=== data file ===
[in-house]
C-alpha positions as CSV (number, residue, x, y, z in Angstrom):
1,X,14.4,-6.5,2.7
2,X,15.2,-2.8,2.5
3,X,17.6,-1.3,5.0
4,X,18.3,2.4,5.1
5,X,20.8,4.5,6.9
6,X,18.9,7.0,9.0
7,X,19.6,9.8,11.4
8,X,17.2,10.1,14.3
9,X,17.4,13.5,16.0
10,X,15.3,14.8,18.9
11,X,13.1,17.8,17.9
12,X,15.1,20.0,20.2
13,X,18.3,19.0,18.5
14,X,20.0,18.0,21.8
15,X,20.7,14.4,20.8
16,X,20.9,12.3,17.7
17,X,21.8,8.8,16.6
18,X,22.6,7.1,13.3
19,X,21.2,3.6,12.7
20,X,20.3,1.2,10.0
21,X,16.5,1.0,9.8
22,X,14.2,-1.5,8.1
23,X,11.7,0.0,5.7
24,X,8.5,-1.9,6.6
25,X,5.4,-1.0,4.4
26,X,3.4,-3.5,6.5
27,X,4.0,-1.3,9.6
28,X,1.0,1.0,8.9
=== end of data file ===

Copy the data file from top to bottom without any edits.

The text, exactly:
[in-house]
C-alpha positions as CSV (number, residue, x, y, z in Angstrom):
1,X,14.4,-6.5,2.7
2,X,15.2,-2.8,2.5
3,X,17.6,-1.3,5.0
4,X,18.3,2.4,5.1
5,X,20.8,4.5,6.9
6,X,18.9,7.0,9.0
7,X,19.6,9.8,11.4
8,X,17.2,10.1,14.3
9,X,17.4,13.5,16.0
10,X,15.3,14.8,18.9
11,X,13.1,17.8,17.9
12,X,15.1,20.0,20.2
13,X,18.3,19.0,18.5
14,X,20.0,18.0,21.8
15,X,20.7,14.4,20.8
16,X,20.9,12.3,17.7
17,X,21.8,8.8,16.6
18,X,22.6,7.1,13.3
19,X,21.2,3.6,12.7
20,X,20.3,1.2,10.0
21,X,16.5,1.0,9.8
22,X,14.2,-1.5,8.1
23,X,11.7,0.0,5.7
24,X,8.5,-1.9,6.6
25,X,5.4,-1.0,4.4
26,X,3.4,-3.5,6.5
27,X,4.0,-1.3,9.6
28,X,1.0,1.0,8.9